And the orcs and Variags and Men of Harad, they turned and fled, for now doubt clutched their hearts, their laughter failed, their hands shook and their limbs were loosed. The Power that drove them on and filled them with hate and fury was no match to the memory of what most they feared, and looking back at the fierceness of the Umbrella of Westernesse that was wielded to terror by aunt Lobelia, they despaired. And in that hour the great Battle of the field of Gondor was over; and not one foe was left within the circuit of the Rammas, and to the land of the Haradrim came a tale from far off: a rumour of the wrath and terror of the Sackville-Bagginses.
  'What,' said Gandalf deep in thought and wonder, 'is a dwimmerlaik?'
  'A bogey I used to scare little Lotho with,' Lobelia said.

Essays collected in printed or electronic books:

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Middle-earth seen by the barbarians: A compilation of Tolkien's references to the Middle Men of Eriador and Gondor: the pre-Númenóreans and the Dunlendings; the concealed history of Dorwinion, the fate of king Bladorthin and the origin of the Lossoth, the culture and history of the peoples in the east and far south of Middle-earth, with special consideration of the Wainriders, the Black Númenóreans and the Corsairs of Umbar. The appendix discusses the name Bladorthin and gives a new interpretation of this enigmatic king, shows how to apply a grid of latitudes and longitudes to the map of Middle-earth and in a previously unpublished essay discusses various comments by Tolkien on Pauline Baynes' recently recovered LotR map. This volume includes updated versions of “The Indigenous Peoples of Eriador and Gondor”, “The Lossoth and the Forodwaith”, “The Men of Darkness”, “The Third Realm in Exile”, “The mysterious King Bladorthin” and “A meridional grid on the map of Middle-earth” from these Science Pages.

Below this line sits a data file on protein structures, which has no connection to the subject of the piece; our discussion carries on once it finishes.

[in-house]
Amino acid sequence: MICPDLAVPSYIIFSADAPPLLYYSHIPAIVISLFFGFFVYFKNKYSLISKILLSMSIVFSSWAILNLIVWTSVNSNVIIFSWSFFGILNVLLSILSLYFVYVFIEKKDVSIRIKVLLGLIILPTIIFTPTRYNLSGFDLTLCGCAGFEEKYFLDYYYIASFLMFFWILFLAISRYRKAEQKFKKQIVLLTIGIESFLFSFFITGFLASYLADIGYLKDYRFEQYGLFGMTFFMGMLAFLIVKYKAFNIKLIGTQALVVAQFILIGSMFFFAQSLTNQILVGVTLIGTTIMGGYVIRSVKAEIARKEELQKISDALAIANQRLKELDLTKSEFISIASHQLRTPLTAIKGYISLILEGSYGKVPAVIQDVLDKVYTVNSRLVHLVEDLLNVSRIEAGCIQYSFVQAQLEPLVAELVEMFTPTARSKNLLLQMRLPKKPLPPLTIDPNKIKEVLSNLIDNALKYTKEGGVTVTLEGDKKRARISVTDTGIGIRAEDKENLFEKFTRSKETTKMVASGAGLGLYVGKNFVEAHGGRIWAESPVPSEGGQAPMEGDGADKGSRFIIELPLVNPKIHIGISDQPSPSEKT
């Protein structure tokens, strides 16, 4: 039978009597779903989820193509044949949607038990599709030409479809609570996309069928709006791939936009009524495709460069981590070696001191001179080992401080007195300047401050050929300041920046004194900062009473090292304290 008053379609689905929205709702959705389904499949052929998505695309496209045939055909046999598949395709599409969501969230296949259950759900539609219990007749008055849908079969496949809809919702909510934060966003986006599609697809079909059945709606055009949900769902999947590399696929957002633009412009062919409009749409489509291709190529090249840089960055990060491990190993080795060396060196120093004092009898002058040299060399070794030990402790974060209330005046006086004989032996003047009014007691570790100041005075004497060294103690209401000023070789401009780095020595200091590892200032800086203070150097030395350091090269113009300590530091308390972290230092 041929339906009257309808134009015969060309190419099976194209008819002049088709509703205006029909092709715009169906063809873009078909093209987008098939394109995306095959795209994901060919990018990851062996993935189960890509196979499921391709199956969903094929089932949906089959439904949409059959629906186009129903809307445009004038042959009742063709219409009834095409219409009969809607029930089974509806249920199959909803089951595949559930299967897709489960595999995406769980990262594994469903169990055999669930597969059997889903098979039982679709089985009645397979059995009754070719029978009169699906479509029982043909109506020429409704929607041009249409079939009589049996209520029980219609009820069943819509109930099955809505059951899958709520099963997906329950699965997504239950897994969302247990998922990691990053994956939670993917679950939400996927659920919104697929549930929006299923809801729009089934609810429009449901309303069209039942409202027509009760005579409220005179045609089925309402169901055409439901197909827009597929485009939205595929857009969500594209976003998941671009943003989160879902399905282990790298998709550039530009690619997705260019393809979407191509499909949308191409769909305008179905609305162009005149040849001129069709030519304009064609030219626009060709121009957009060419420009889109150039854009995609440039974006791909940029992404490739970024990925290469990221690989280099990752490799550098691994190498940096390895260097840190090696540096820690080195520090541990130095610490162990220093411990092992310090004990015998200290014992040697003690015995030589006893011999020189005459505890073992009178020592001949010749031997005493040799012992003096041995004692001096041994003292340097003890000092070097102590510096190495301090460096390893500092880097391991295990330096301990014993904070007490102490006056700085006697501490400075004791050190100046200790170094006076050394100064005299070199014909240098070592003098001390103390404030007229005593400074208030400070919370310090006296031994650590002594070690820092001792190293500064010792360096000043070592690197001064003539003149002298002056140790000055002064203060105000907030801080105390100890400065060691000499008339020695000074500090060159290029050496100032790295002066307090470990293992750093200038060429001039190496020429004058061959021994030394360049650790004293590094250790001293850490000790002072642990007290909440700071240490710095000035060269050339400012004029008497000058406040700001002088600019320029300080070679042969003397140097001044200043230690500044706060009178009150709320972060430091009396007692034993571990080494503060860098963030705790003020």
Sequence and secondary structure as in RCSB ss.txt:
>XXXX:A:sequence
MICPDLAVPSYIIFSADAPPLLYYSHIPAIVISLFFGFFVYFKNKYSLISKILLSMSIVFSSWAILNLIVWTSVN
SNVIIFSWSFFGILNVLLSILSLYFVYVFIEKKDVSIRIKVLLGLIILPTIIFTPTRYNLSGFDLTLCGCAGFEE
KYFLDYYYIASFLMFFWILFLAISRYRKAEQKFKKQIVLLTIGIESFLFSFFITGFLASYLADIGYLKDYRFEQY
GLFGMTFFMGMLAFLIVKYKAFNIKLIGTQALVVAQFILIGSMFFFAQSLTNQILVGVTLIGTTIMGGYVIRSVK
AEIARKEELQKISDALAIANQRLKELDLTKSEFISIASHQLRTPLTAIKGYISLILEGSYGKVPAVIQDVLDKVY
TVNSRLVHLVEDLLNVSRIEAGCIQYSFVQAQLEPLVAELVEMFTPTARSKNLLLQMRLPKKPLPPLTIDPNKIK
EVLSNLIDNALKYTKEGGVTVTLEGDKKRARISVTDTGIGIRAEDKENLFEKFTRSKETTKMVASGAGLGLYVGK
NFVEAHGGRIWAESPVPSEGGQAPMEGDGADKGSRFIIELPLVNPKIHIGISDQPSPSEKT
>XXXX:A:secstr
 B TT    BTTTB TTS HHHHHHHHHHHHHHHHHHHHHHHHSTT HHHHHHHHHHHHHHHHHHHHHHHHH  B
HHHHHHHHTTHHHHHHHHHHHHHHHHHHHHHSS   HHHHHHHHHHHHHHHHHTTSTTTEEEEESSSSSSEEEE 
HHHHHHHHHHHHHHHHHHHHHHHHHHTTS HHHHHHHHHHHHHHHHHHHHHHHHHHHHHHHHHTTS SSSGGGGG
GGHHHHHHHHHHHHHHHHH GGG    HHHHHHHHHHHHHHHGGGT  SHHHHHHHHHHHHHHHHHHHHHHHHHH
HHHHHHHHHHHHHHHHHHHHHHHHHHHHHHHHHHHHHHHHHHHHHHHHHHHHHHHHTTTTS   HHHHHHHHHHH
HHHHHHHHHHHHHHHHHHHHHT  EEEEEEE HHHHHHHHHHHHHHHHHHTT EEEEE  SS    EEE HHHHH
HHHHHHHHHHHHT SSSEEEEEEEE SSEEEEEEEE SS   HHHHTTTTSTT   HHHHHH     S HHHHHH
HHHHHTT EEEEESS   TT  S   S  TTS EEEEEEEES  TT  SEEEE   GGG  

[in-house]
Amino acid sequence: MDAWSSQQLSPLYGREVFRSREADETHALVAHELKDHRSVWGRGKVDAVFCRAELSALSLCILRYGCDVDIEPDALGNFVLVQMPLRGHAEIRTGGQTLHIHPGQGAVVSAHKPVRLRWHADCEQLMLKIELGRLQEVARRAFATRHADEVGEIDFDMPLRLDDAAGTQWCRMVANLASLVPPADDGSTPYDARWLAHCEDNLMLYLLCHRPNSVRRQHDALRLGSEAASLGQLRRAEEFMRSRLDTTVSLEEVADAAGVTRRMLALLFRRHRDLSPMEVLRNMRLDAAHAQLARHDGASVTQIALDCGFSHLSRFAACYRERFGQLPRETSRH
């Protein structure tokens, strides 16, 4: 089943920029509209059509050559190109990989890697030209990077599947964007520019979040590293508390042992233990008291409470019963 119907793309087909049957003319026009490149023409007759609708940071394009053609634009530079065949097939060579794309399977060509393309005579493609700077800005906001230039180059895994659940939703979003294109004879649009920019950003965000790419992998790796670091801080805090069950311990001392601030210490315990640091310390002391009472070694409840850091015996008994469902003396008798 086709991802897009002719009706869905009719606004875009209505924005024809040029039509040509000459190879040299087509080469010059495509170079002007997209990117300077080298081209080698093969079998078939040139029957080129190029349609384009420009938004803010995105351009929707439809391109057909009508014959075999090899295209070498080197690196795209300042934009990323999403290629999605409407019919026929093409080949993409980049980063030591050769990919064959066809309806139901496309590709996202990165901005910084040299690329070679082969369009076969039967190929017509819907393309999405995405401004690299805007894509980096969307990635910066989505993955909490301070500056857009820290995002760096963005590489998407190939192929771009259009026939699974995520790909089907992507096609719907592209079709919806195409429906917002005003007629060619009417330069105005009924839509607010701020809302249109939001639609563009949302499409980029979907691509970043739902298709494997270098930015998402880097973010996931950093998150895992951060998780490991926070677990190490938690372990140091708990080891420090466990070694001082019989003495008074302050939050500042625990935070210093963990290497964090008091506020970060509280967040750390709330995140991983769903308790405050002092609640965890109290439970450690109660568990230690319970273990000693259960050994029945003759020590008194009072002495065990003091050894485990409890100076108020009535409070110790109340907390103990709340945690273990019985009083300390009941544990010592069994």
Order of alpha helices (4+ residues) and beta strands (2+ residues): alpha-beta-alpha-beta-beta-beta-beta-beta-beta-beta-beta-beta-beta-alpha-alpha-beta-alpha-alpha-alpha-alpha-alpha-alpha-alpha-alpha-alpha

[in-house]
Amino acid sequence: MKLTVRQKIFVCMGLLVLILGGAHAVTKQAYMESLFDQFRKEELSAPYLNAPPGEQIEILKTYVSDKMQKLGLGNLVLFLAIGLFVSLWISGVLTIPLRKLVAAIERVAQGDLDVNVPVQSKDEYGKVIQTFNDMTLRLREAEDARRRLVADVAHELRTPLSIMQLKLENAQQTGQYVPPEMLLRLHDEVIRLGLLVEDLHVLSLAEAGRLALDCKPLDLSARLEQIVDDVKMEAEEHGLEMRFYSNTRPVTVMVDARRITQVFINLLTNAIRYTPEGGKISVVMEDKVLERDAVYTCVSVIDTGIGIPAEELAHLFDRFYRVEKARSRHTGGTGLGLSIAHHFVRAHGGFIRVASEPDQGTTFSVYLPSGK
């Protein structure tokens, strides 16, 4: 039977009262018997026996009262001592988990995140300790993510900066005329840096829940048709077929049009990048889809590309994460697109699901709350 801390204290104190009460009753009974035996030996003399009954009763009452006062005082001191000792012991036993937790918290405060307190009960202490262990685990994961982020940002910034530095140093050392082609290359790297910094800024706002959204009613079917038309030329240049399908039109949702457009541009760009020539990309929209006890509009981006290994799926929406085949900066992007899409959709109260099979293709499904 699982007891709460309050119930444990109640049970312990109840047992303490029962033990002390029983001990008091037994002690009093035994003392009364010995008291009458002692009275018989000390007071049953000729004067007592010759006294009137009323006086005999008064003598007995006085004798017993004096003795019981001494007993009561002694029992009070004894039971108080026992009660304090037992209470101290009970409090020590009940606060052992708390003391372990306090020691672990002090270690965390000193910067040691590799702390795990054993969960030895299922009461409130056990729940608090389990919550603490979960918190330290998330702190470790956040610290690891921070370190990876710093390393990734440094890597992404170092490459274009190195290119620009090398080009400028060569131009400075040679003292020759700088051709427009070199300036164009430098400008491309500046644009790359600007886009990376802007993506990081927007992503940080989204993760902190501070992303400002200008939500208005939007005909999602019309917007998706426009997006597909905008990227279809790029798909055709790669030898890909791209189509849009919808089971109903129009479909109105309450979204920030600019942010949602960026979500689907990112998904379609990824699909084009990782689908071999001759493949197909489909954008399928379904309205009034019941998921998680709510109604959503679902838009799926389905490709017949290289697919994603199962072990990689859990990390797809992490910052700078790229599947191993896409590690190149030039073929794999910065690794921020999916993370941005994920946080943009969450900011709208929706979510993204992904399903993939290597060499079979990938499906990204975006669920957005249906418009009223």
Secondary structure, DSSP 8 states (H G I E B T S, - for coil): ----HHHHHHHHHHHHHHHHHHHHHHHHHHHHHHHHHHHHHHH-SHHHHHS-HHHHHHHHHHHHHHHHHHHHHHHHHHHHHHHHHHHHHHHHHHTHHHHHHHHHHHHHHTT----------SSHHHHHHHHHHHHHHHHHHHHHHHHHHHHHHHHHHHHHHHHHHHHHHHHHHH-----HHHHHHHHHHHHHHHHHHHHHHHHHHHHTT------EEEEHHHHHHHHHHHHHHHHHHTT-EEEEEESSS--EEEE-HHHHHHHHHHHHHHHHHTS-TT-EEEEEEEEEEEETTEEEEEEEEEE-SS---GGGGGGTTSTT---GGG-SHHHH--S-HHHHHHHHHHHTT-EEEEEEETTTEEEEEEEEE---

The Moon in ‘The Hobbit’: A discussion and digital simulation of the lunar phases stated in ‘The Hobbit’ and ‘The History of The Hobbit’ and their astronomical background, with special regard to the identification of Durin's Day and the threshold of winter; including an analysis of the various calendar systems in ‘The Lord of the Rings’. Many hints are given on how to use the moon and the seasons as plot elements in your own stories. This book has updated versions of the essays “The Moon and Durin’s Day, 2941 TA”, “Midsummer’s eve and the Moon-letters“, “The Reckoning of Time”, “An ephemeris for Bilbo Baggins” and “(Flawed) Astronomy in the History of the Hobbit” from these Science Pages.

Words of Westernesse: A light-hearted introduction into the grammar of Adûnaic, based on Arthur Lowdham's spiritual research in HoMe IX, and (tentative) etymologies of Adûnaic and Westron as far as the corpus of vocabulary has been established. This volumes includes updated versions of the essays “Lalaith’s Guide to Adûnaic grammar” and “Etymologies of the Atani Languages” from these Science Pages.

Dynasties of Middle-earth: Genealogical tables and comments on the lines of the kings of Númenor, Arnor, Gondor, Rohan, Dale and the Princes of Dol Amroth. A shorter version of this volume had been previously presented here as “Genealogies of the noble Mannish houses”.